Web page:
Hecho a Mano, Chilean Crafts Hotspots

Hecho a Mano, Chilean Crafts Hotspots

For collectors of curiosities and handicrafts, there are some great items unique to Chile that you can pick up at some of the local handicrafts markets. But if you’ve got a little more time, and want to meet the artisans themselves, a bit of travel may be in order. Here are our some of our favorite towns that have craft specialties that might just make it into your suitcase before you leave the country.


Pomaire is a town about a 45-minute drive from Santiago, where the specialty is items made of greda, a local terracotta that comes in colors from brick red to dark brown. It is popularly seen as the serving vessel for some of Chile’s iconic food dishes, including pastel de choclo or chupe de jaiba, and in Pomaire, comes in many forms, from rimmed and unrimmed bowls, to small three-legged pigs (said to bring good luck), through incised candle-holders and vases.  A couple of stores have glazed pieces, where generally some of the terracotta is left visible, and the interior is glazed with fused glass. While in Pomaire, it’s traditional to have a big Chilean meal. Cazuela (a beef or chicken soup) is popular, as is a giant beef empanada, though vegetarian versions are also available.


This town, which is south of Santiago, and roughly on the way to Santa Cruz, with its luxury wine hotels, and nearby wineries, is where most of the wicker furniture and home furnishings in Chile come from. And while you probably won’t bring home a wicker couch (though you could), there are smaller boxes, light fixtures and planters (often in the form of a tricycle) that add a nice rustic touch. If you’ve got time, relax on the wicker benches in the town square, and check out the main statue there, which has a statue of a mimbre (wicker) weaver, to represent the long-standing tradition of wicker weaving. Mornings and evenings can be misty here, and the humidity is what makes the wicker most pliable, but daytime is usually warm and sunny.


Farther afield is the small town of Rari. This town, which is in the Maule region, one of the most important agricultural regions in Chile, for fruit, vegetables, and more recently wine grapes, also has what is probably one of Chile’s most unusual artisan-driven industries. Here, mostly women (but some men), dye horse hair bright colors, and make intricate sculptures and jewelry by weaving the stiff hairs together. Popular pieces include butterflies, flowers and witches, but look for seasonal specialties as well. Some are meant to be worn as jewelry, while some are better suited to desks, counters or bookshelves, or in the case of Christmastime, as tree ornaments.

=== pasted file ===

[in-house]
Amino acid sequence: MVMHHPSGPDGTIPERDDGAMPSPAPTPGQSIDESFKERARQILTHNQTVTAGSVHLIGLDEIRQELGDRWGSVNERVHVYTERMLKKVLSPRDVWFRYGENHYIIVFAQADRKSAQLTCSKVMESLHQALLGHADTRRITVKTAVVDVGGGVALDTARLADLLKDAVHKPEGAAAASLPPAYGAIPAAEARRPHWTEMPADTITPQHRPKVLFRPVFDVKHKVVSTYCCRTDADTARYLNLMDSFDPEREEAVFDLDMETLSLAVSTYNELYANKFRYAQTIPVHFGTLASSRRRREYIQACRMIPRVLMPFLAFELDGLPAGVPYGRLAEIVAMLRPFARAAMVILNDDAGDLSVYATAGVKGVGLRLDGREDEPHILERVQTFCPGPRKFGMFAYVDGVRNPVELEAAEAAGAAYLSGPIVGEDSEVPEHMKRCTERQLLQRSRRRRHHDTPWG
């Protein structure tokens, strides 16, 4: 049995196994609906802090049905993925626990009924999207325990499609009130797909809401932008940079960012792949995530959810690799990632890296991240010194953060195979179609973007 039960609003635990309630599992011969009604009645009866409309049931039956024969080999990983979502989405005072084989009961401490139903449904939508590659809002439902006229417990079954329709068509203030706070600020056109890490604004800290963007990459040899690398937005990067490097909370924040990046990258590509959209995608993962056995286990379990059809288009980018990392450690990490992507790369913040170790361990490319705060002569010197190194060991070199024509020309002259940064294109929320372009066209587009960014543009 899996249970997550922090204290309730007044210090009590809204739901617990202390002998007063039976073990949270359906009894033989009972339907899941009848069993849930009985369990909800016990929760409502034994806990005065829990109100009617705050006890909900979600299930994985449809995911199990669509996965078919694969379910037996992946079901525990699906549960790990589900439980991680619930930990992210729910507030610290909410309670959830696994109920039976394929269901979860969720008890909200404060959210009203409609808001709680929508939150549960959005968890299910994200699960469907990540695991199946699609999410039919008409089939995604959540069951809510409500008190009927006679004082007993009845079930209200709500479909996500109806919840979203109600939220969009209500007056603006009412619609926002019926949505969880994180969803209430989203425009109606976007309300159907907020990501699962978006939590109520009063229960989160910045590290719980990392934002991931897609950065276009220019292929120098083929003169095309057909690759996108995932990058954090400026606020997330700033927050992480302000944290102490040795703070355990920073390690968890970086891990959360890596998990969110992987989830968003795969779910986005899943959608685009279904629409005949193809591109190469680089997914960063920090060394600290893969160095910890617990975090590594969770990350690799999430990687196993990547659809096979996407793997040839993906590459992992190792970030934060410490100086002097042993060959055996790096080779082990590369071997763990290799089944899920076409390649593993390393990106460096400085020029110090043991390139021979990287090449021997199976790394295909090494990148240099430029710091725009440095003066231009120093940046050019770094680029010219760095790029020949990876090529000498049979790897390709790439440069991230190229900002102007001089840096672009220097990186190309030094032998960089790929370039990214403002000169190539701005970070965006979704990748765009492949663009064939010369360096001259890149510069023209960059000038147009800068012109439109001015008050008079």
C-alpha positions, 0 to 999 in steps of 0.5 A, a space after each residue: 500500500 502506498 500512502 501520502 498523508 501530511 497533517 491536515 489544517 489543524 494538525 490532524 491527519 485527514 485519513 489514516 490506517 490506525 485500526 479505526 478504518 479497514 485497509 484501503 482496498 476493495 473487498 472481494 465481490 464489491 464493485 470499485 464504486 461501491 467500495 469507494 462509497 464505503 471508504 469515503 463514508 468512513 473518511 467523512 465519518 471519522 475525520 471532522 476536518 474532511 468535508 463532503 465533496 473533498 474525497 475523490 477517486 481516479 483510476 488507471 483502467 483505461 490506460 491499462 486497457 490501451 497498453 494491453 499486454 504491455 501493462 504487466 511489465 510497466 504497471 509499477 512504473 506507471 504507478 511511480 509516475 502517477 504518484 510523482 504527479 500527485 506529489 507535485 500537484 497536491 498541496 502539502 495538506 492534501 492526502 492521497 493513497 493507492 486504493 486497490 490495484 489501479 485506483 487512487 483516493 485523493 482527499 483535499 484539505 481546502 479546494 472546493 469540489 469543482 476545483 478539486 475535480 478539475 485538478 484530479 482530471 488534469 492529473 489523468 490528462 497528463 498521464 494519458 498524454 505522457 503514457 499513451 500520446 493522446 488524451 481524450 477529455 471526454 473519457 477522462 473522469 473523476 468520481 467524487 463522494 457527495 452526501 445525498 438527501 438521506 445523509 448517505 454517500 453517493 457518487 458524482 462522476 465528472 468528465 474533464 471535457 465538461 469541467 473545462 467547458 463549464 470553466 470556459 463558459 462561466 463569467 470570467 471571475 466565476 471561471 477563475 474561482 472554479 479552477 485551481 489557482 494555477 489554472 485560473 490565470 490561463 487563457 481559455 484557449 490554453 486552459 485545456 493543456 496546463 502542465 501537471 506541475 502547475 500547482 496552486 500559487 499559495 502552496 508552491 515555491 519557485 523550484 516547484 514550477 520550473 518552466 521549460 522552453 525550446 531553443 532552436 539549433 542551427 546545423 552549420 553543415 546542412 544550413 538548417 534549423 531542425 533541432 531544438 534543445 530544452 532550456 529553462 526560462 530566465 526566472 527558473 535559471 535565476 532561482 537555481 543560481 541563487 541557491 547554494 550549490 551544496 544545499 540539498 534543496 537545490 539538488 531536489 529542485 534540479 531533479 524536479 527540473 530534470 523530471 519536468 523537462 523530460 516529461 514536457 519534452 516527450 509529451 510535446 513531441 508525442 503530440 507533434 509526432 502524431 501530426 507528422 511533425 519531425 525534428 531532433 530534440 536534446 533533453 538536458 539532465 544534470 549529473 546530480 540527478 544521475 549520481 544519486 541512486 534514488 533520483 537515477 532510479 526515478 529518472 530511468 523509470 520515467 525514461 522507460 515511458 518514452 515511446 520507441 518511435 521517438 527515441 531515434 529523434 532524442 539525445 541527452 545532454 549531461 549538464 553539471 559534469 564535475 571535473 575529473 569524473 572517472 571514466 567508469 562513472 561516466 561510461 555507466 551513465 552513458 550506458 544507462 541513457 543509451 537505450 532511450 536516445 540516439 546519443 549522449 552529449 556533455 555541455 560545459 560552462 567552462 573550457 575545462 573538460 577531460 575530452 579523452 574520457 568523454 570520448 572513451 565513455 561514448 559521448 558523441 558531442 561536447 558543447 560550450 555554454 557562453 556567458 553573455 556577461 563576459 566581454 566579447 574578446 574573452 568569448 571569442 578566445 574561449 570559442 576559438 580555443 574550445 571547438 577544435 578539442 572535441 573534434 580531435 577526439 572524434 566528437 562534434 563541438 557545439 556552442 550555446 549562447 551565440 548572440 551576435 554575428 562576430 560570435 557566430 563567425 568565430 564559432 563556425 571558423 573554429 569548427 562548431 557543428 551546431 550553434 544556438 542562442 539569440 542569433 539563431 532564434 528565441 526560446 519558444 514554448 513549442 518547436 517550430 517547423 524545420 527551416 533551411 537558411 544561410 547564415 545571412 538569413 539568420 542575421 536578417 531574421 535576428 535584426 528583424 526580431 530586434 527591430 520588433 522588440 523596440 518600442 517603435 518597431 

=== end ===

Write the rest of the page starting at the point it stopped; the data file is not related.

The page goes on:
Chiloé, the large island in the mid-south of Chile has many unique cultural and culinary traditions. There is a strong local mythology, some of it likely shared over long evenings by the salamandra (woodburning stove, also used for cooking) during cozy winters. Two crafts that are very popular in Chiloé are woolen items and carved wood. From the local wool, some chilote artisans make woolen sweaters, socks, hats, and blankets, which are perfect for keeping warm in this part of the world. Also typical of Chiloé are carved wooden bowls, often made of raulí, a local beech wood with a very fine grain, and which is reddish in color.

Ovalle and Combarbalá

These cities in the “norte chico” or close north, yield two different stones used for jewelry and ornaments. In the mountains near Ovalle, lapis lazuli, a dark blue stone found only in Chile and Afghanistan is mined, and often combined with silver to make jewelry, or occasionally, handles for kitchen implements. Lapis lazuli is also used in ornaments and small carvings like guanacos (related to camels), or penguins. The other stone, combarbalita, is a marble-like, and mined near the small town of Combarbalá (which also has a nice observatory). Combarbalita has multiple hues, generally in the lavender to orange range, usually striated with white. It is made into smaller and larger items, including decorative bowls.

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